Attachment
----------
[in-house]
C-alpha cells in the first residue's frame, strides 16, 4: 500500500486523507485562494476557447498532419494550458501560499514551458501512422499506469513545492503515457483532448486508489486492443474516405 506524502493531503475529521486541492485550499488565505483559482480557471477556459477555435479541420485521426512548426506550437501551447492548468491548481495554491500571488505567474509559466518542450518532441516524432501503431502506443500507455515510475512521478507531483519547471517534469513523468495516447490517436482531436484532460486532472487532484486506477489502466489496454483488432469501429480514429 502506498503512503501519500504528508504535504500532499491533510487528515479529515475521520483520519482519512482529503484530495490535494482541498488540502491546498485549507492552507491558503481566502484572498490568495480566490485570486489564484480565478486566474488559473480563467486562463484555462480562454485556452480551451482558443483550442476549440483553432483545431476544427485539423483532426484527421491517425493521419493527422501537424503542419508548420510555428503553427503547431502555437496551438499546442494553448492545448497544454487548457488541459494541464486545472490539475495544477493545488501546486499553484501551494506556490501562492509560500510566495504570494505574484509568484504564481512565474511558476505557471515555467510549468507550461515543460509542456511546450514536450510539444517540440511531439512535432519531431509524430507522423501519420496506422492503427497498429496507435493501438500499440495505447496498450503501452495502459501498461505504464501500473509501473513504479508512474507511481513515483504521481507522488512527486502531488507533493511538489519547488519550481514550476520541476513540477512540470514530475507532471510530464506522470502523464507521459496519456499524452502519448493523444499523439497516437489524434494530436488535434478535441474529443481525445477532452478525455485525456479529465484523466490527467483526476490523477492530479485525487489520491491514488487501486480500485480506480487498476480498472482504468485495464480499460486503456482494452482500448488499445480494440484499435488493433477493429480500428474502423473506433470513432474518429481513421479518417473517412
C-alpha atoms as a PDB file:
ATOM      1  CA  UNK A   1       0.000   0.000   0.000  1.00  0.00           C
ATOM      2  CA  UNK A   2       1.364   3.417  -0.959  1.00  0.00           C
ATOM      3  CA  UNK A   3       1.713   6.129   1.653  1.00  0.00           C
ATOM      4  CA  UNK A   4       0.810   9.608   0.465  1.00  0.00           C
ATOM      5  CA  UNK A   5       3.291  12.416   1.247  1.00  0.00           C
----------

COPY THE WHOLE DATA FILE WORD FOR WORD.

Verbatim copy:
[in-house]
C-alpha cells in the first residue's frame, strides 16, 4: 500500500486523507485562494476557447498532419494550458501560499514551458501512422499506469513545492503515457483532448486508489486492443474516405 506524502493531503475529521486541492485550499488565505483559482480557471477556459477555435479541420485521426512548426506550437501551447492548468491548481495554491500571488505567474509559466518542450518532441516524432501503431502506443500507455515510475512521478507531483519547471517534469513523468495516447490517436482531436484532460486532472487532484486506477489502466489496454483488432469501429480514429 502506498503512503501519500504528508504535504500532499491533510487528515479529515475521520483520519482519512482529503484530495490535494482541498488540502491546498485549507492552507491558503481566502484572498490568495480566490485570486489564484480565478486566474488559473480563467486562463484555462480562454485556452480551451482558443483550442476549440483553432483545431476544427485539423483532426484527421491517425493521419493527422501537424503542419508548420510555428503553427503547431502555437496551438499546442494553448492545448497544454487548457488541459494541464486545472490539475495544477493545488501546486499553484501551494506556490501562492509560500510566495504570494505574484509568484504564481512565474511558476505557471515555467510549468507550461515543460509542456511546450514536450510539444517540440511531439512535432519531431509524430507522423501519420496506422492503427497498429496507435493501438500499440495505447496498450503501452495502459501498461505504464501500473509501473513504479508512474507511481513515483504521481507522488512527486502531488507533493511538489519547488519550481514550476520541476513540477512540470514530475507532471510530464506522470502523464507521459496519456499524452502519448493523444499523439497516437489524434494530436488535434478535441474529443481525445477532452478525455485525456479529465484523466490527467483526476490523477492530479485525487489520491491514488487501486480500485480506480487498476480498472482504468485495464480499460486503456482494452482500448488499445480494440484499435488493433477493429480500428474502423473506433470513432474518429481513421479518417473517412
C-alpha atoms as a PDB file:
ATOM      1  CA  UNK A   1       0.000   0.000   0.000  1.00  0.00           C
ATOM      2  CA  UNK A   2       1.364   3.417  -0.959  1.00  0.00           C
ATOM      3  CA  UNK A   3       1.713   6.129   1.653  1.00  0.00           C
ATOM      4  CA  UNK A   4       0.810   9.608   0.465  1.00  0.00           C
ATOM      5  CA  UNK A   5       3.291  12.416   1.247  1.00  0.00           C